Just as I closed my car door, that same Human Resources Manager who had called me so often rushed from the front entrance toward me with a stack of papers in his hand. A bit disheveled, he stopped by my car and before saying anything, leaned over, his hands on his knees, in an attempt to catch his breath. I waited.
“I need you to sign these,” he instructed, shuffling paper and thrusting a ballpoint pen through the window.
At that moment, I learned that my brother, my high functioning schizophrenic brother, had quietly designated me the beneficiary of his life insurance plan (a plan I didn’t know he had) through the company and that for the rest of my life, I would receive $619.20 every month. This from my brother who never asked one thing of me in my life.
Now, a decade later, the checks are still direct-deposited regularly each month. When it arrives, whether I buy something fancy, spend it on my kids or put it in the bank, I pause a moment and say, “thank you Mark.”
Marvin - Beautiful; thanks for sharing with those of us not fortunate enough to have met Mark or known you two when younger. This is a wonderful example of unexpected blessings others can give to our lives.
Thank you, Marilyn, for the touching story about your brother. I miss my brother so much. We played the piano together every Wednesday before going to dinner. In music, I hear him every day. With love Ruth
i read this in the middle of the night. unknowingly, it seemed to me the right time to read something so bittersweet. I’m glad you have a positive way of remembering him. Linda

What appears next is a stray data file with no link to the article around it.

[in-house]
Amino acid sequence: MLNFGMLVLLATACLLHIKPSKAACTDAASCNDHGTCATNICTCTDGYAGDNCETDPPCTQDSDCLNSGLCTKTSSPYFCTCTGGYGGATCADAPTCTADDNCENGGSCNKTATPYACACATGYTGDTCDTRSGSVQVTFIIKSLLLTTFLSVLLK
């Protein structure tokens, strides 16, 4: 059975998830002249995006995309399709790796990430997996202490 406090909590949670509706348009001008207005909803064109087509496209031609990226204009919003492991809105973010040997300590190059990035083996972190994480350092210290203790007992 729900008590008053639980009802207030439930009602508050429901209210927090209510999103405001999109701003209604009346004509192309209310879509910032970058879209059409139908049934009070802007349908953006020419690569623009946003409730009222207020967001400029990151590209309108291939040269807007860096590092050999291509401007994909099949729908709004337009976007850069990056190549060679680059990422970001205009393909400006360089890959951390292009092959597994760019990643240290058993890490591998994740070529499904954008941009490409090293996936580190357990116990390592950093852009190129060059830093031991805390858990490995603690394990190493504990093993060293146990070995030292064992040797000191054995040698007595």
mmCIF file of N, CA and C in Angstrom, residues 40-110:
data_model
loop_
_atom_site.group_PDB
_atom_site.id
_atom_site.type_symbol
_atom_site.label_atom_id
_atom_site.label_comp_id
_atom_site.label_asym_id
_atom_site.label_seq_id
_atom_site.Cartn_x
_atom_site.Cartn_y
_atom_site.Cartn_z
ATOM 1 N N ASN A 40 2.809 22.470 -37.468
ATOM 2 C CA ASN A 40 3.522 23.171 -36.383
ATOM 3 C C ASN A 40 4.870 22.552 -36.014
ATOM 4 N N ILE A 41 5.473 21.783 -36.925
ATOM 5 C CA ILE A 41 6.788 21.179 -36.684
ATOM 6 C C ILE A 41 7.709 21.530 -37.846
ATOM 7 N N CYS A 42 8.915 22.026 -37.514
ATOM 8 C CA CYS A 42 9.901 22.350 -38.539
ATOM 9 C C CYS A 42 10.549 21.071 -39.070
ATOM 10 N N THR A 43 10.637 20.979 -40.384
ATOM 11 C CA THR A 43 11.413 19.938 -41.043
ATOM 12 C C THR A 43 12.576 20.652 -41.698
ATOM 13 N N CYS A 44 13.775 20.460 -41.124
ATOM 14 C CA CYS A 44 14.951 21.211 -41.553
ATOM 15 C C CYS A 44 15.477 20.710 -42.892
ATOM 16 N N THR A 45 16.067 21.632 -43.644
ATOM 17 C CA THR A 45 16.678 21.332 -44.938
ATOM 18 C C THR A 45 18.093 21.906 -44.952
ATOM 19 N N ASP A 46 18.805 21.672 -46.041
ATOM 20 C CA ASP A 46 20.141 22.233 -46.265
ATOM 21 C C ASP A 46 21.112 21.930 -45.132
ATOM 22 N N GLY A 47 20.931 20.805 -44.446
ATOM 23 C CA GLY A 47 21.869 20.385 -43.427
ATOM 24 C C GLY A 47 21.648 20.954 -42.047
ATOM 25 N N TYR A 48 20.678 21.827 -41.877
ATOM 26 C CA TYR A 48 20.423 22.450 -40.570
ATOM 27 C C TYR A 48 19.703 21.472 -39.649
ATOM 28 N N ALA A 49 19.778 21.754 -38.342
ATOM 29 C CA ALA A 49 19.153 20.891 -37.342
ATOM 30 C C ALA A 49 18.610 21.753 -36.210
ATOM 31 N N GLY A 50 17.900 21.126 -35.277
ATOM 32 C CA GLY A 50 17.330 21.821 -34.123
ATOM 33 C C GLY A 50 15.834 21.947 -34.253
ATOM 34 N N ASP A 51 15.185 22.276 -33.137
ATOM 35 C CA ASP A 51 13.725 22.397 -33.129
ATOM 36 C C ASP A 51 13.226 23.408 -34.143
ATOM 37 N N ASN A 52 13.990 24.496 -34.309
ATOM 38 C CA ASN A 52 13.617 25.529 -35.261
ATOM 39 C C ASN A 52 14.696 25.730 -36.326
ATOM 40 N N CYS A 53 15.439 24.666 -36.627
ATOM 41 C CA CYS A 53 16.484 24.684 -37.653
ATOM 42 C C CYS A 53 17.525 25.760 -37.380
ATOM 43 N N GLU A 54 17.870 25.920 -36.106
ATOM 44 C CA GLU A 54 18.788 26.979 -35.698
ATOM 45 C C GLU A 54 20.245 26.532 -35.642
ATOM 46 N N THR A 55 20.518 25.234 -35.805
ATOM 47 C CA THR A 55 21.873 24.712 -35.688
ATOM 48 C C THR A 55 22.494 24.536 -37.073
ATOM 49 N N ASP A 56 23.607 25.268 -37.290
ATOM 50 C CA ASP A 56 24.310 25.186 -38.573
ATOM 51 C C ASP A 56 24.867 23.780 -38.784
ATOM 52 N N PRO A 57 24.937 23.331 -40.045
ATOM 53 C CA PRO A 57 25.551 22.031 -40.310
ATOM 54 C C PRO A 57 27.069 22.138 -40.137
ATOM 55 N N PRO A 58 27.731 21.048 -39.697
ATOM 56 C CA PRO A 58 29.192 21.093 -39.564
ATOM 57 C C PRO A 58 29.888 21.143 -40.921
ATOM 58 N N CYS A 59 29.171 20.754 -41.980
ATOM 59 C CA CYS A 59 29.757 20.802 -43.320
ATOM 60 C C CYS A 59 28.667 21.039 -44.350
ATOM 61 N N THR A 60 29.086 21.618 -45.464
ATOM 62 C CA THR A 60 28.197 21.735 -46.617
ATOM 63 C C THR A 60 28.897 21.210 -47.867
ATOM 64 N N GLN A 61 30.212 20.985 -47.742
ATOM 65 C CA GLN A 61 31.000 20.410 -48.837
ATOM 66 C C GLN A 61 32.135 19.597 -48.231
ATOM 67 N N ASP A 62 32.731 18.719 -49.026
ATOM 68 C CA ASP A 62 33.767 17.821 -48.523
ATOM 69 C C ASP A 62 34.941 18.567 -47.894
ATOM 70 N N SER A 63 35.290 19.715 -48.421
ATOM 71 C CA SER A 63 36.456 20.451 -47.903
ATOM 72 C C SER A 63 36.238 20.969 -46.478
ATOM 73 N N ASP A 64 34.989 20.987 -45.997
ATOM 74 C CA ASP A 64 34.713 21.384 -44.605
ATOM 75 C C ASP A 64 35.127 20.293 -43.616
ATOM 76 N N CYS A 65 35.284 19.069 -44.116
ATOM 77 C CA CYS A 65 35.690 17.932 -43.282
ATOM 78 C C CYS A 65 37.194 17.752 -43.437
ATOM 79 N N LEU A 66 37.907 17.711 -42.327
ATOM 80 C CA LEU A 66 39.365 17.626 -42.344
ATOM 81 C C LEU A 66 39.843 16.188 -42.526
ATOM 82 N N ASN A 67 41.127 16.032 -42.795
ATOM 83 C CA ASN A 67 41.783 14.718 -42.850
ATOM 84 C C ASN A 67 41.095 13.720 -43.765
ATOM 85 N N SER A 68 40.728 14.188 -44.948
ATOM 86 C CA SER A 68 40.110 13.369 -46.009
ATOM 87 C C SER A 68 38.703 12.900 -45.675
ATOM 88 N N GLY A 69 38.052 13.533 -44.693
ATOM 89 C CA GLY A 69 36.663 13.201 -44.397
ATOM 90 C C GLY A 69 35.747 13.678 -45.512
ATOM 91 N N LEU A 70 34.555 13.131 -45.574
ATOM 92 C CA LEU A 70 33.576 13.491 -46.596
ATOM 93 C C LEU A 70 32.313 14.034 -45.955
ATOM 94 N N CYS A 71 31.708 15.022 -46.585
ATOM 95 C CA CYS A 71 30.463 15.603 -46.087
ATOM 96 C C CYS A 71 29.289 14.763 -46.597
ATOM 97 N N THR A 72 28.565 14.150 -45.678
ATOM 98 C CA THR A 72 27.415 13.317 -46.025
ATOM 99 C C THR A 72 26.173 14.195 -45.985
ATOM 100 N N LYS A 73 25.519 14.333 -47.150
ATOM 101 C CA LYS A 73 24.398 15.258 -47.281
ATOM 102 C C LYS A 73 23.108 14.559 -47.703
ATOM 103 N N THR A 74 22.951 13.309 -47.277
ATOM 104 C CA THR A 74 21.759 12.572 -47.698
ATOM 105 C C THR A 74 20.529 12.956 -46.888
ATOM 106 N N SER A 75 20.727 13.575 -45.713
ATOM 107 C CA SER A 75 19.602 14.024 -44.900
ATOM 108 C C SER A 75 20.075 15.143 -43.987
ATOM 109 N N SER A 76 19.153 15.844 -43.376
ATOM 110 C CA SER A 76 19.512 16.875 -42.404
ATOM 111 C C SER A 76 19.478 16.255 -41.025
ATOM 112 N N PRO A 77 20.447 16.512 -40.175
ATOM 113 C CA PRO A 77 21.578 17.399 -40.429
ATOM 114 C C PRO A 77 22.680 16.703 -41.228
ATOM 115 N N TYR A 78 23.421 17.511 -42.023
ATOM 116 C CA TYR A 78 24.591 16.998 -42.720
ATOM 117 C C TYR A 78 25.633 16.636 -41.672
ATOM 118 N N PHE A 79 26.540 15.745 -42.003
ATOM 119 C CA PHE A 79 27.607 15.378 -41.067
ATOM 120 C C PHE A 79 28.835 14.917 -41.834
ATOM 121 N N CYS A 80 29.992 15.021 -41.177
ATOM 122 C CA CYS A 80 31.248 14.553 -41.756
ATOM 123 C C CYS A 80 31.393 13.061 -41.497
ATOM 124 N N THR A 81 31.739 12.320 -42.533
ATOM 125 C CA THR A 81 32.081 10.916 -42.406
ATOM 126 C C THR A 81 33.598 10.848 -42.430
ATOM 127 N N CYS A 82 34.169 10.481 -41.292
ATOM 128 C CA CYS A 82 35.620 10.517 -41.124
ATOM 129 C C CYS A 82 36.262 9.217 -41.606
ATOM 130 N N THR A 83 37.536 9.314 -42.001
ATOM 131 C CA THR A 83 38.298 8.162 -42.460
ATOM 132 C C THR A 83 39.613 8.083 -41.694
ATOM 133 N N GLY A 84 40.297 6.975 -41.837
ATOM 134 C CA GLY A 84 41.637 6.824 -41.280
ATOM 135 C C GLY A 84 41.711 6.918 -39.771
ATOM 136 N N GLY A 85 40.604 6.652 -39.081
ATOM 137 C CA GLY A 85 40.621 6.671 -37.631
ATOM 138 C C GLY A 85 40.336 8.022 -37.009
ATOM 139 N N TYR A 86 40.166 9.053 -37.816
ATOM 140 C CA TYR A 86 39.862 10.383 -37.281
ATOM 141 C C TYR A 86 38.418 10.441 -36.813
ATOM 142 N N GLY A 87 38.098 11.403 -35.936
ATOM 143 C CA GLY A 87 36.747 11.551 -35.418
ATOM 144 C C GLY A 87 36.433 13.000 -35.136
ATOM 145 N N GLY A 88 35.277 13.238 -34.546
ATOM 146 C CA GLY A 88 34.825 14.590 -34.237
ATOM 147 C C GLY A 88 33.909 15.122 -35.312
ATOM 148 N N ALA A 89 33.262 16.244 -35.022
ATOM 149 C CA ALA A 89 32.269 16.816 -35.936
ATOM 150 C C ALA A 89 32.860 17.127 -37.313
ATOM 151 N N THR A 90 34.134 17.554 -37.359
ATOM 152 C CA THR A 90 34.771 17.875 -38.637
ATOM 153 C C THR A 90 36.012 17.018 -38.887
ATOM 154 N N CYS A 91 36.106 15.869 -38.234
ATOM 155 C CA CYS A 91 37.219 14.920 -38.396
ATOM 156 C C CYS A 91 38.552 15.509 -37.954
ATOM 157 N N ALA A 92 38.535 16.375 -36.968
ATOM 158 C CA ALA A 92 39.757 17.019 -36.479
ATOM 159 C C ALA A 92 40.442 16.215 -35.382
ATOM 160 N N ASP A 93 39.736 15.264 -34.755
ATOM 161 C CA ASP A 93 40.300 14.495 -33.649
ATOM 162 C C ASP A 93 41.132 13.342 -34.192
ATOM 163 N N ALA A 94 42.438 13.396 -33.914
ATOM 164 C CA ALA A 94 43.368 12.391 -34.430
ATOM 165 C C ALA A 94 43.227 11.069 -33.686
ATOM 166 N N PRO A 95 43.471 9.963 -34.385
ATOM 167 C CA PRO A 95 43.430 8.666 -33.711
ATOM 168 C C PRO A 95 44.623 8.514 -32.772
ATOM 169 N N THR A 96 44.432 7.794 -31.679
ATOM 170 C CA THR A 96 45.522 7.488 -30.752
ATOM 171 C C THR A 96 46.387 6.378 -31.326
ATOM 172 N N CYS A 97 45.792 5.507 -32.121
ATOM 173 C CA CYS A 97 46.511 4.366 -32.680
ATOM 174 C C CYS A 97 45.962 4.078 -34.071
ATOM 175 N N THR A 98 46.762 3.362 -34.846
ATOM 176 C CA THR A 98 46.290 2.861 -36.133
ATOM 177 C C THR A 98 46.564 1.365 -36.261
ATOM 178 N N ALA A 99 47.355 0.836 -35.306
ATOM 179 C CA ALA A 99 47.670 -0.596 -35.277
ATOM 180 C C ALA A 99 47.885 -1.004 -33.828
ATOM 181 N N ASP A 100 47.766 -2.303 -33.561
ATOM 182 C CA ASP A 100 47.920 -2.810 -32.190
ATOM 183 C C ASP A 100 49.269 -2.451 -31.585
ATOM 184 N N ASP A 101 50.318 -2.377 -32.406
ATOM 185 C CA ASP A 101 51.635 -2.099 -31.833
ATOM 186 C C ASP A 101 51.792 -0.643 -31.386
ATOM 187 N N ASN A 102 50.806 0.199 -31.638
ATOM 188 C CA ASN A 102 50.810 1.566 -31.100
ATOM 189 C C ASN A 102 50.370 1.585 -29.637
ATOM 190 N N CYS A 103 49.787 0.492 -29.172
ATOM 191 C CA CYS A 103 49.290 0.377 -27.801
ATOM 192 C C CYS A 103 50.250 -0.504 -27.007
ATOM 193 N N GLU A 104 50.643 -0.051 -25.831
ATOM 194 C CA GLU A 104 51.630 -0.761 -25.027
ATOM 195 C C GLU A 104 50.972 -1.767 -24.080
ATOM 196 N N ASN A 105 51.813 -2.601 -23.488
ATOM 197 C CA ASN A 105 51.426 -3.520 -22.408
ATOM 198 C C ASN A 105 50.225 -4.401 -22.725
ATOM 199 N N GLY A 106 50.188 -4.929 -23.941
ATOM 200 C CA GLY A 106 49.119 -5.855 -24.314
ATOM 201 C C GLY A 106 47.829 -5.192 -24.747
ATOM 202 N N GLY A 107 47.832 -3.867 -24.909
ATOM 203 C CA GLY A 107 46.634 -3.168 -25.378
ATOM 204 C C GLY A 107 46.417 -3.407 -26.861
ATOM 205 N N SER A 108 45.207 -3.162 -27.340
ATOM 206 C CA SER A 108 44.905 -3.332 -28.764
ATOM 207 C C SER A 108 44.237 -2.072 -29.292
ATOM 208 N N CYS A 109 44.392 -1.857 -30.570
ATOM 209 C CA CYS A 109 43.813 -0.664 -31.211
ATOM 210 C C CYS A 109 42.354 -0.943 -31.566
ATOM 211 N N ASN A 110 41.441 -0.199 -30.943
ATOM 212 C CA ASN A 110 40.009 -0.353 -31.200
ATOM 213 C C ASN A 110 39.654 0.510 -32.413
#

We often never know the life struggles others carry with quiet grace and dignity but on the occasion such treasures are shared, as you have done in this case, I understand more and more what it means to live a good life. Thank you for sharing such an inspirational story about what it means to be a family! Larry
The stories that are pouring out of you, Marilyn. Their specificity reflects a universality. Keep them coming...Elaine
Loved this one too! Seems difficult to write a short story... where to begin?...where to end?...but you are nailing it! Made my heart sing that folks made adjustments for his condition at his work place. There is kindness in the world. Cat
From Mary G.
Beautiful story Marilyn. I found it very moving. It is so hard to take care of a sibling, while ensuring their independence.
Sounds like you have experience, Mary. M.